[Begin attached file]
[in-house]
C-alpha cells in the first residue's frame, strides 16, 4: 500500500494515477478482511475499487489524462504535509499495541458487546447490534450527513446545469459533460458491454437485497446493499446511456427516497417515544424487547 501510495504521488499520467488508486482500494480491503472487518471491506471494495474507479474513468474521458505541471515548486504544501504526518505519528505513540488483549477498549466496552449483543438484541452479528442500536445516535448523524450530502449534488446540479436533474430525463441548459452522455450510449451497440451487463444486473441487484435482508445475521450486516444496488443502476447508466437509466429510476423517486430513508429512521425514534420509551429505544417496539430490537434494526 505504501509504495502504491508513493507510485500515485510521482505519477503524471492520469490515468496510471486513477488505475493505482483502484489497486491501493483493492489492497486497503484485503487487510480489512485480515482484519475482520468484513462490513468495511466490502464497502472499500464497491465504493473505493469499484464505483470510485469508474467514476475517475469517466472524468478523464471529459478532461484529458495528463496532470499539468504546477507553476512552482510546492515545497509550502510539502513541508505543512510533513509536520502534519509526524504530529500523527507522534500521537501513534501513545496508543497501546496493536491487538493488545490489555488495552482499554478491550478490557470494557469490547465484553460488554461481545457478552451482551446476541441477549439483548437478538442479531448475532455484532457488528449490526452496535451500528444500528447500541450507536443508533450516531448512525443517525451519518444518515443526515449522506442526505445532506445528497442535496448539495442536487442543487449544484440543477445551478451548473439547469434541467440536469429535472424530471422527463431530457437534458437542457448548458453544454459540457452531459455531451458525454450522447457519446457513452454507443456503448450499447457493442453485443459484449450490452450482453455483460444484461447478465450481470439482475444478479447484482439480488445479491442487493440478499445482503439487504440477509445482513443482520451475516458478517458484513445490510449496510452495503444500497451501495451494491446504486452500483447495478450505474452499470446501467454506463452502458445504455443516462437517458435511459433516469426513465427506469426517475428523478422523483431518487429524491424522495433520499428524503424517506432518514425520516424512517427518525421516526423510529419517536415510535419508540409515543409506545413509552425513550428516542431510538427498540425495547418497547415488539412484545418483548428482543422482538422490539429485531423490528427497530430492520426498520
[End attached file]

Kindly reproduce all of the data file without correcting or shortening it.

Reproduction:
[in-house]
C-alpha cells in the first residue's frame, strides 16, 4: 500500500494515477478482511475499487489524462504535509499495541458487546447490534450527513446545469459533460458491454437485497446493499446511456427516497417515544424487547 501510495504521488499520467488508486482500494480491503472487518471491506471494495474507479474513468474521458505541471515548486504544501504526518505519528505513540488483549477498549466496552449483543438484541452479528442500536445516535448523524450530502449534488446540479436533474430525463441548459452522455450510449451497440451487463444486473441487484435482508445475521450486516444496488443502476447508466437509466429510476423517486430513508429512521425514534420509551429505544417496539430490537434494526 505504501509504495502504491508513493507510485500515485510521482505519477503524471492520469490515468496510471486513477488505475493505482483502484489497486491501493483493492489492497486497503484485503487487510480489512485480515482484519475482520468484513462490513468495511466490502464497502472499500464497491465504493473505493469499484464505483470510485469508474467514476475517475469517466472524468478523464471529459478532461484529458495528463496532470499539468504546477507553476512552482510546492515545497509550502510539502513541508505543512510533513509536520502534519509526524504530529500523527507522534500521537501513534501513545496508543497501546496493536491487538493488545490489555488495552482499554478491550478490557470494557469490547465484553460488554461481545457478552451482551446476541441477549439483548437478538442479531448475532455484532457488528449490526452496535451500528444500528447500541450507536443508533450516531448512525443517525451519518444518515443526515449522506442526505445532506445528497442535496448539495442536487442543487449544484440543477445551478451548473439547469434541467440536469429535472424530471422527463431530457437534458437542457448548458453544454459540457452531459455531451458525454450522447457519446457513452454507443456503448450499447457493442453485443459484449450490452450482453455483460444484461447478465450481470439482475444478479447484482439480488445479491442487493440478499445482503439487504440477509445482513443482520451475516458478517458484513445490510449496510452495503444500497451501495451494491446504486452500483447495478450505474452499470446501467454506463452502458445504455443516462437517458435511459433516469426513465427506469426517475428523478422523483431518487429524491424522495433520499428524503424517506432518514425520516424512517427518525421516526423510529419517536415510535419508540409515543409506545413509552425513550428516542431510538427498540425495547418497547415488539412484545418483548428482543422482538422490539429485531423490528427497530430492520426498520